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Victimized again?: intersectionality and injustice in disabled women's lives after hate crime and rape

Research output: Contribution in Book/Report/Proceedings - With ISBN/ISSNChapter

Publication date2013
Host publicationGendered perspectives on conflict and violence: part A
EditorsMarcia Texler Segal, Vasilikie Demos
Number of pages35
ISBN (Electronic)9781783501113
ISBN (Print)9781783501106
<mark>Original language</mark>English

Publication series

NameAdvances in Gender Research
ISSN (Print)1529-2126


Disabled women are reported to be between twice and five times more likely to experience sexual violence than non-disabled women or disabled men; when these are hate crimes they compound harms for both victims and communities.

This user-led research explores how disabled and Deaf victims and Survivors most effectively resist the harm and injustice they experience after experiencing disablist hate crime involving rape.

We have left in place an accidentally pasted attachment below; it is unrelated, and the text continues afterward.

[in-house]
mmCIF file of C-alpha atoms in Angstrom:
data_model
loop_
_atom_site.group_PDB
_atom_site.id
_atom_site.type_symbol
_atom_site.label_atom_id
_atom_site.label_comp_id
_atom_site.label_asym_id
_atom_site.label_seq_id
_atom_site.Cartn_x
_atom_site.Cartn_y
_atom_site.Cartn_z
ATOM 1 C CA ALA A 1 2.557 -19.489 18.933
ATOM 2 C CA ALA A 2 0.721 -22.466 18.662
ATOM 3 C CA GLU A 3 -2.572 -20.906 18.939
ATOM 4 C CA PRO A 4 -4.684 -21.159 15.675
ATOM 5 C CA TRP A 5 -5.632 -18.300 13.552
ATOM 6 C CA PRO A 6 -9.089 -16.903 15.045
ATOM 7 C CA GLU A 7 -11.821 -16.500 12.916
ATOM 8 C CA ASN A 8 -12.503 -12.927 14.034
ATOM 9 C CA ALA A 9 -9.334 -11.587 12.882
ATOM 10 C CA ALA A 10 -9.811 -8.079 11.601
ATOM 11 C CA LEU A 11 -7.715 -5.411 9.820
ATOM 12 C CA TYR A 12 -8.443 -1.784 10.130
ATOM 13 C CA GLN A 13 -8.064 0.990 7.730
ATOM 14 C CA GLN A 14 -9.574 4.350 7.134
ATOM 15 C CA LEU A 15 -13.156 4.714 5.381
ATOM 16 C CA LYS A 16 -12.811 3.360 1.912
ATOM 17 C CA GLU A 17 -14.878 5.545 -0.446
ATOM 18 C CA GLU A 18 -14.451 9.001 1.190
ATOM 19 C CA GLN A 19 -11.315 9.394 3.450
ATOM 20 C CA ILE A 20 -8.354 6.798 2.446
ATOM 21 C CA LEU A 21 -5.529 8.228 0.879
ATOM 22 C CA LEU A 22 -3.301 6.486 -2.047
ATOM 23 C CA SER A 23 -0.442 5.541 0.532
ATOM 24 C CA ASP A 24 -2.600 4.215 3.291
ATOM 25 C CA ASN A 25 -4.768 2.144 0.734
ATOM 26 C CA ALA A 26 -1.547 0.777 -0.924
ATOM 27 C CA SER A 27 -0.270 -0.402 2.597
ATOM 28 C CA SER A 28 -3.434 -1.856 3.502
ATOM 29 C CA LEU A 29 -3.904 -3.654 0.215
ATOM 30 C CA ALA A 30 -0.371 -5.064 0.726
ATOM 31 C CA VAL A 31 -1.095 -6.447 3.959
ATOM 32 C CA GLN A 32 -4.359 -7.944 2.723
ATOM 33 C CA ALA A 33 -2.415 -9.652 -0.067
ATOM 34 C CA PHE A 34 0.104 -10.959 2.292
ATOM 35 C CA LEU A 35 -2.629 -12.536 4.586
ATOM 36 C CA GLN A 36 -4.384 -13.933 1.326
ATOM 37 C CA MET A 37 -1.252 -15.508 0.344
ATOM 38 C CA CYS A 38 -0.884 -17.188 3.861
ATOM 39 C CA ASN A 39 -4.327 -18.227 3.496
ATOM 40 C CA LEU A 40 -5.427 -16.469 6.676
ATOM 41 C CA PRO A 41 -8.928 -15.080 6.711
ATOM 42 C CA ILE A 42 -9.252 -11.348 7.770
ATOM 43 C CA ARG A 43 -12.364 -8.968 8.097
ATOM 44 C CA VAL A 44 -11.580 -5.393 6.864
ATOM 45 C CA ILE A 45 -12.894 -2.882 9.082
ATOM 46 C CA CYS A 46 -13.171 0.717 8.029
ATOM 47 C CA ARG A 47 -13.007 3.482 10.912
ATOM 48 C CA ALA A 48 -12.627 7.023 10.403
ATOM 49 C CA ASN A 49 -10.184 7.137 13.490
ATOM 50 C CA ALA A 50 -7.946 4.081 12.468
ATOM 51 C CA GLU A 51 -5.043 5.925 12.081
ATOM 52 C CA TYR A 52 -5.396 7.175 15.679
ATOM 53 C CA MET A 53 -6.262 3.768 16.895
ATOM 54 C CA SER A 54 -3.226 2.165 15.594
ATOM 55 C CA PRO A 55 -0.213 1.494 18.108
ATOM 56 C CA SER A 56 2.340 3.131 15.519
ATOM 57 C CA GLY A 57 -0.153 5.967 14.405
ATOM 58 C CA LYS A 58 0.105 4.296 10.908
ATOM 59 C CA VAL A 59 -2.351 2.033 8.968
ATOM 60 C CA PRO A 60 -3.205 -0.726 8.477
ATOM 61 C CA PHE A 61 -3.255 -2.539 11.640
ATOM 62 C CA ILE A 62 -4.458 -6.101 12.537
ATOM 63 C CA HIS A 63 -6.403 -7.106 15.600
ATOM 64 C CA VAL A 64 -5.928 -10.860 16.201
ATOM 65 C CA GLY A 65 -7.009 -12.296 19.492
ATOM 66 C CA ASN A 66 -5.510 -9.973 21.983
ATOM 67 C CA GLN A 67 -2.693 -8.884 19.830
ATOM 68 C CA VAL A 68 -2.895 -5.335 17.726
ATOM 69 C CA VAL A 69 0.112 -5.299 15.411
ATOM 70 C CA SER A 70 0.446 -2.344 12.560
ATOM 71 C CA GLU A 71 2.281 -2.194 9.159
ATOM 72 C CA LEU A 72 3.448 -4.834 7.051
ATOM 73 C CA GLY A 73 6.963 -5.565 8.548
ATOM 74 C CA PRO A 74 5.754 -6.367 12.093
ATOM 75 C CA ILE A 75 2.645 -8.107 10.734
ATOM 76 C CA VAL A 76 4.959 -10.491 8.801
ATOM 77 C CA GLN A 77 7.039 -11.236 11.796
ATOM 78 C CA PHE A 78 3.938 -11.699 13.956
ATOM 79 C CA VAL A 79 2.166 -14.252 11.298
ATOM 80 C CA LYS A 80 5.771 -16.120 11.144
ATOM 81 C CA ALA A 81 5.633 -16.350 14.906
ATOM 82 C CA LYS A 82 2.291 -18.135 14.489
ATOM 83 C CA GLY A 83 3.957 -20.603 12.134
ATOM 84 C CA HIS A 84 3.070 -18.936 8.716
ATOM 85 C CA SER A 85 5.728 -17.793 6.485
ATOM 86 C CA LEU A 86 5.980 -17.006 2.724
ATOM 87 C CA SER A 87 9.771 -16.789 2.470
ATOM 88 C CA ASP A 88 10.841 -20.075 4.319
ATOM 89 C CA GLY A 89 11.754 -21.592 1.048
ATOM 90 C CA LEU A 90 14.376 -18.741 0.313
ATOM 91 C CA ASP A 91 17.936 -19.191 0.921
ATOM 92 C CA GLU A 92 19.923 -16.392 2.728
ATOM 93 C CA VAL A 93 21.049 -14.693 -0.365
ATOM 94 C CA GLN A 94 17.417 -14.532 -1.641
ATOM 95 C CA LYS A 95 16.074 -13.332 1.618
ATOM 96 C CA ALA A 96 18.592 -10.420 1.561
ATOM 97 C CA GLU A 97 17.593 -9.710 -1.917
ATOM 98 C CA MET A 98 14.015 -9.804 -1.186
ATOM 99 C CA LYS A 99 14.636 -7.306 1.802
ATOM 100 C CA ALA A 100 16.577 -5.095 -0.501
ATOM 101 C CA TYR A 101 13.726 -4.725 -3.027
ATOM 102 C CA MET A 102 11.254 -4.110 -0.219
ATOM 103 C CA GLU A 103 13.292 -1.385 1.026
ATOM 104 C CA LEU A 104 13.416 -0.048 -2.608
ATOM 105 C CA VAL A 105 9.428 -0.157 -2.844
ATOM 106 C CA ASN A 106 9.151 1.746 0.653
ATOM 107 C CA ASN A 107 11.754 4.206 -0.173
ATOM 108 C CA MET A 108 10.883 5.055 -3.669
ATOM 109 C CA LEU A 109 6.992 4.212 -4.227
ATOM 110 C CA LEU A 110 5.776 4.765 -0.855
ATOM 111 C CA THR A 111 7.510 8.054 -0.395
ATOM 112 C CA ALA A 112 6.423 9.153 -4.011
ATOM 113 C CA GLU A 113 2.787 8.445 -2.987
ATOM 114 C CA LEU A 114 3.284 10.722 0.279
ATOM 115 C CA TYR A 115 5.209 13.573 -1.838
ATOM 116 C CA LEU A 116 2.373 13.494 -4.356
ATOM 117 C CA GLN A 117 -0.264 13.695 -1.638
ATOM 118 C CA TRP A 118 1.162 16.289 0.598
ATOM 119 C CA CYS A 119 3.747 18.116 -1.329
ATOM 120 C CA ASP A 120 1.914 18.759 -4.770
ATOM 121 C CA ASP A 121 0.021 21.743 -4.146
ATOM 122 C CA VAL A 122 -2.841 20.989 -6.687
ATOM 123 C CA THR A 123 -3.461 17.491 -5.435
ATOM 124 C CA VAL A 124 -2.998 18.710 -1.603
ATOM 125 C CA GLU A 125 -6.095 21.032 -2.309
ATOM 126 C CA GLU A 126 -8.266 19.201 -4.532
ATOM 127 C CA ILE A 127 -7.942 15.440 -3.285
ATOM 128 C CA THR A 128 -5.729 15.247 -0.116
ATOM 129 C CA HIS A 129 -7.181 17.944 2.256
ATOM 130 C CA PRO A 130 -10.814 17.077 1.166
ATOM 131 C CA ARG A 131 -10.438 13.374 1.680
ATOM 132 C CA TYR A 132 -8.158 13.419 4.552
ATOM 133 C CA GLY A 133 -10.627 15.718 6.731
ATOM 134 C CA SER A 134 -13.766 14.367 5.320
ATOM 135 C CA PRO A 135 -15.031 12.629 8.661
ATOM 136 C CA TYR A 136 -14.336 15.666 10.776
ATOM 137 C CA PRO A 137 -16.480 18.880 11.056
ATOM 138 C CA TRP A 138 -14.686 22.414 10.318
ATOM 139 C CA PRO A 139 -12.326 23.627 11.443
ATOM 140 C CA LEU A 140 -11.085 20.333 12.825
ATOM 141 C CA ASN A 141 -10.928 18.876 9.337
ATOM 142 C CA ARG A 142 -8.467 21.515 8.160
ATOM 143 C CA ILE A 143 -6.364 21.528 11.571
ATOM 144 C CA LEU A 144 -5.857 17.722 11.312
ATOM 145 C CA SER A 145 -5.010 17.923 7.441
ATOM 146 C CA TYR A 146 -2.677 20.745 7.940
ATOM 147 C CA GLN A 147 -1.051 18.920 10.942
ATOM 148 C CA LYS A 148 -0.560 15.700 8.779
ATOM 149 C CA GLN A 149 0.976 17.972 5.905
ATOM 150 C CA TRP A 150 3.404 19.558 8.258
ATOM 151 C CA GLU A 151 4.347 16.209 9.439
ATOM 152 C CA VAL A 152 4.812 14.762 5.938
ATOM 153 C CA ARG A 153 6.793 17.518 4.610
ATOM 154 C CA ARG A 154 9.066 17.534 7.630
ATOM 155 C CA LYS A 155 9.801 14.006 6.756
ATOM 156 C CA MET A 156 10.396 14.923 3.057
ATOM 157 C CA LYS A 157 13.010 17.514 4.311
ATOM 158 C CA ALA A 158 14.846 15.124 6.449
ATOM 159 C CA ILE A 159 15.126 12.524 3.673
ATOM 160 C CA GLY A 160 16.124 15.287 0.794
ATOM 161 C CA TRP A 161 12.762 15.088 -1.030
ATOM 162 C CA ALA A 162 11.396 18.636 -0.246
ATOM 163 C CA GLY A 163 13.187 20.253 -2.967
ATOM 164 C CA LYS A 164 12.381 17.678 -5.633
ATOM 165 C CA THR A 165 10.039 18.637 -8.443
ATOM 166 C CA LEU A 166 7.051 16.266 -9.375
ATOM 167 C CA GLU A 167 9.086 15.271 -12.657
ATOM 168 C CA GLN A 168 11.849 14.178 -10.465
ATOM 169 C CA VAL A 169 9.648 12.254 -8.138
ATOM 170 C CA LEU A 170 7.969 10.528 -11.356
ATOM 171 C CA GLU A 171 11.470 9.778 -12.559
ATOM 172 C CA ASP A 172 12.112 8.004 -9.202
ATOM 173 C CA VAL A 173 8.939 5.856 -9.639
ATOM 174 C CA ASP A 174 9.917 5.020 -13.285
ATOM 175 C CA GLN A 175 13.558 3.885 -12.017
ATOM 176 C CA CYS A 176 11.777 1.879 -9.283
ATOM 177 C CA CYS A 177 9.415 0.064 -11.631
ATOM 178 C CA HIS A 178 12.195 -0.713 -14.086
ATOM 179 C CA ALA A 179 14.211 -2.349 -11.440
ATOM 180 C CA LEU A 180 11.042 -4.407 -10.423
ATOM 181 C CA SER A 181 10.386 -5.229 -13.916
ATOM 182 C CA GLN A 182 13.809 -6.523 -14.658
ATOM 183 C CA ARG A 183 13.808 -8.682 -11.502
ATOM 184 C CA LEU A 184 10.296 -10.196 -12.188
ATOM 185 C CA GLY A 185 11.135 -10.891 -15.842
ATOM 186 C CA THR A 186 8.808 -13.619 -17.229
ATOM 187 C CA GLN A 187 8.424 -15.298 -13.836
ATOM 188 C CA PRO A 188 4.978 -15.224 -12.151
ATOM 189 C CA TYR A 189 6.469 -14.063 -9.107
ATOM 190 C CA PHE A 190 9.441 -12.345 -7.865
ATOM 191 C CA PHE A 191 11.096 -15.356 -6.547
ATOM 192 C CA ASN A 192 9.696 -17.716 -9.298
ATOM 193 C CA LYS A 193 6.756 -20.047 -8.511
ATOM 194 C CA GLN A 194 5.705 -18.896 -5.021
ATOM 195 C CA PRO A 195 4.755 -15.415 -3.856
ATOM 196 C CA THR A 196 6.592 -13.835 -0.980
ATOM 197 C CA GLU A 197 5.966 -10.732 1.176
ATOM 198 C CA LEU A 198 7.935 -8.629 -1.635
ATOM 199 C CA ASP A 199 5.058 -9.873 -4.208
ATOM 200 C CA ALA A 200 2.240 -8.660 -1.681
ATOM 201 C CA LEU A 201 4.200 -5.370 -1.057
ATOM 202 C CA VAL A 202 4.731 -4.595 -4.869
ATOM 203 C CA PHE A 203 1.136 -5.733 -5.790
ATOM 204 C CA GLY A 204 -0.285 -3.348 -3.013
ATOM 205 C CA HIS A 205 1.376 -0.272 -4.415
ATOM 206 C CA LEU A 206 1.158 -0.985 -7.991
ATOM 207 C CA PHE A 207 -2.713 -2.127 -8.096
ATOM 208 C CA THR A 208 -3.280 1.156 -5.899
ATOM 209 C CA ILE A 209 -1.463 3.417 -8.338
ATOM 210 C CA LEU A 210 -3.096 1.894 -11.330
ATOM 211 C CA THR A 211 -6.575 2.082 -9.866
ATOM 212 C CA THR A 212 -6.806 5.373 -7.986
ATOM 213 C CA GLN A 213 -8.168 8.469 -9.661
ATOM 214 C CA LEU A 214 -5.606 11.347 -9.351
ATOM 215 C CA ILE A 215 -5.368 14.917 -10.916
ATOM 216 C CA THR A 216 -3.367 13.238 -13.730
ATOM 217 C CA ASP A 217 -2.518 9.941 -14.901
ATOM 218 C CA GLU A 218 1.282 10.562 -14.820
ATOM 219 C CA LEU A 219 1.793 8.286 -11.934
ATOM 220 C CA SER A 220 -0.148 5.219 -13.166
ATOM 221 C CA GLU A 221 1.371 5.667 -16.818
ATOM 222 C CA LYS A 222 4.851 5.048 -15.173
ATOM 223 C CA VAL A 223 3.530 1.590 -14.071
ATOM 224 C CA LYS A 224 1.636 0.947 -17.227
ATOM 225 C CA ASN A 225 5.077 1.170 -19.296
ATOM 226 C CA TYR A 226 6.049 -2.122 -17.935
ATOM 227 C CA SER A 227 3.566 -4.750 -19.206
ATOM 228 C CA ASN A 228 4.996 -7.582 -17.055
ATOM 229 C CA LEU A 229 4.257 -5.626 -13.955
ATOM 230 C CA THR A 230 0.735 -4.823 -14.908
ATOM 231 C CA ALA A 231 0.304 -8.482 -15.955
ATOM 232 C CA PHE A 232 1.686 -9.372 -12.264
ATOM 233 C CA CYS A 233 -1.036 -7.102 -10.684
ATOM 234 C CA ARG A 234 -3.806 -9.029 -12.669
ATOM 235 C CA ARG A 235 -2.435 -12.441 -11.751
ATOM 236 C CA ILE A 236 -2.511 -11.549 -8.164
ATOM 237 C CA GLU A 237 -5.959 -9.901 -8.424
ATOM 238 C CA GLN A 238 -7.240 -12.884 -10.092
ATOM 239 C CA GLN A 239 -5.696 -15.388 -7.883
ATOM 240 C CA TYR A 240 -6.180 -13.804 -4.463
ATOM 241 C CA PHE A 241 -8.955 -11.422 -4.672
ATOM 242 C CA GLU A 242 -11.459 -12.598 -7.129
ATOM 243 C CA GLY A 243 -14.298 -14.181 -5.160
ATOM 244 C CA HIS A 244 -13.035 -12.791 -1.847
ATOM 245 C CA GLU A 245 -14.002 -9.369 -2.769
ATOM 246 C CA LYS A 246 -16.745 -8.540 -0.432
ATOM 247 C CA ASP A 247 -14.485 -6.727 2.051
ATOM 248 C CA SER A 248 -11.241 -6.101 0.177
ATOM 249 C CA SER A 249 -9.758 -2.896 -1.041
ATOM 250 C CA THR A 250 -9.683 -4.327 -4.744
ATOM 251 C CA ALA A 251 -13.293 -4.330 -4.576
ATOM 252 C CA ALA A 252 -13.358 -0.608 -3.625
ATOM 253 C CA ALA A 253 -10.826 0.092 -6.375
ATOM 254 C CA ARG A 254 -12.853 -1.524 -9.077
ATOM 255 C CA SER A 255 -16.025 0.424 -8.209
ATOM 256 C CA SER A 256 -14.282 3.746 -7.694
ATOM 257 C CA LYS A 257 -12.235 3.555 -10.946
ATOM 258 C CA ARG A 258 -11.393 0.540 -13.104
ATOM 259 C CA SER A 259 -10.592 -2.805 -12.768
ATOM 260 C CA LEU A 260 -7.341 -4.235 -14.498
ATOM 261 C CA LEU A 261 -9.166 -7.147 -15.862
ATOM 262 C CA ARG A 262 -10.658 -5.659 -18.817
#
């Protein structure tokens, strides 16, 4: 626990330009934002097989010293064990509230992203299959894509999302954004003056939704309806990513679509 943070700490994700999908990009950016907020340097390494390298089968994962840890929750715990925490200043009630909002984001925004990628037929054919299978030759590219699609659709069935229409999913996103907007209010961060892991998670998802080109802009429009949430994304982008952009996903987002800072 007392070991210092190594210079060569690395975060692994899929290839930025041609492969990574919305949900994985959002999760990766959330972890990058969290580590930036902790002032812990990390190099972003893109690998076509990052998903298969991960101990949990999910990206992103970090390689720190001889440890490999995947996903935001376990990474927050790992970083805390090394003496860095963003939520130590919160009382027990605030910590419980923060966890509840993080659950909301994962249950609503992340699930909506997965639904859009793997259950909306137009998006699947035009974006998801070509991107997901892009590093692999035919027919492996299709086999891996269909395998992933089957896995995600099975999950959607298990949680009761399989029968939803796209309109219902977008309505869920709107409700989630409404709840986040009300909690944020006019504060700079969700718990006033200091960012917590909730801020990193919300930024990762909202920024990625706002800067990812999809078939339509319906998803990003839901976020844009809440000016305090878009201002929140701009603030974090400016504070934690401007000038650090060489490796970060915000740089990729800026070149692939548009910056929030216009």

Feminist standpoint methods are employed with reciprocity as central. This small-scale peer research was undertaken with University ethics and supervision over a five year period. Subjects (n=522) consisted of disabled and Deaf victims and Survivors in North of England.

The intersectional nature of violence against disabled women unsettles constructed macro binaries of public/private space violence and the location of disabled women as inherently vulnerable. Findings demonstrate how seizing collective identity can usefully resist re-victimization, tackle the harms after disablist hate crime involving rape and resist the homogenization of both women and disabled people.

Practical implications
The chapter outlines inequalities in disabled people’s human rights and recommends service and policy improvements, as well as informing methods for conducting ethical research.

This is perhaps the first user-led, social model based feminist standpoint research to explore the collective resistance to harm after experiencing disablist hate crime involving rape. It crossed impairment boundaries and included community living, segregated institutions and women who rely on perpetrators for personal assistance. It offers new evidence of how disabled and Deaf victims and Survivors can collectively unsettle the harms of disablist hate crime and rape and achieve justice and safety on a micro level.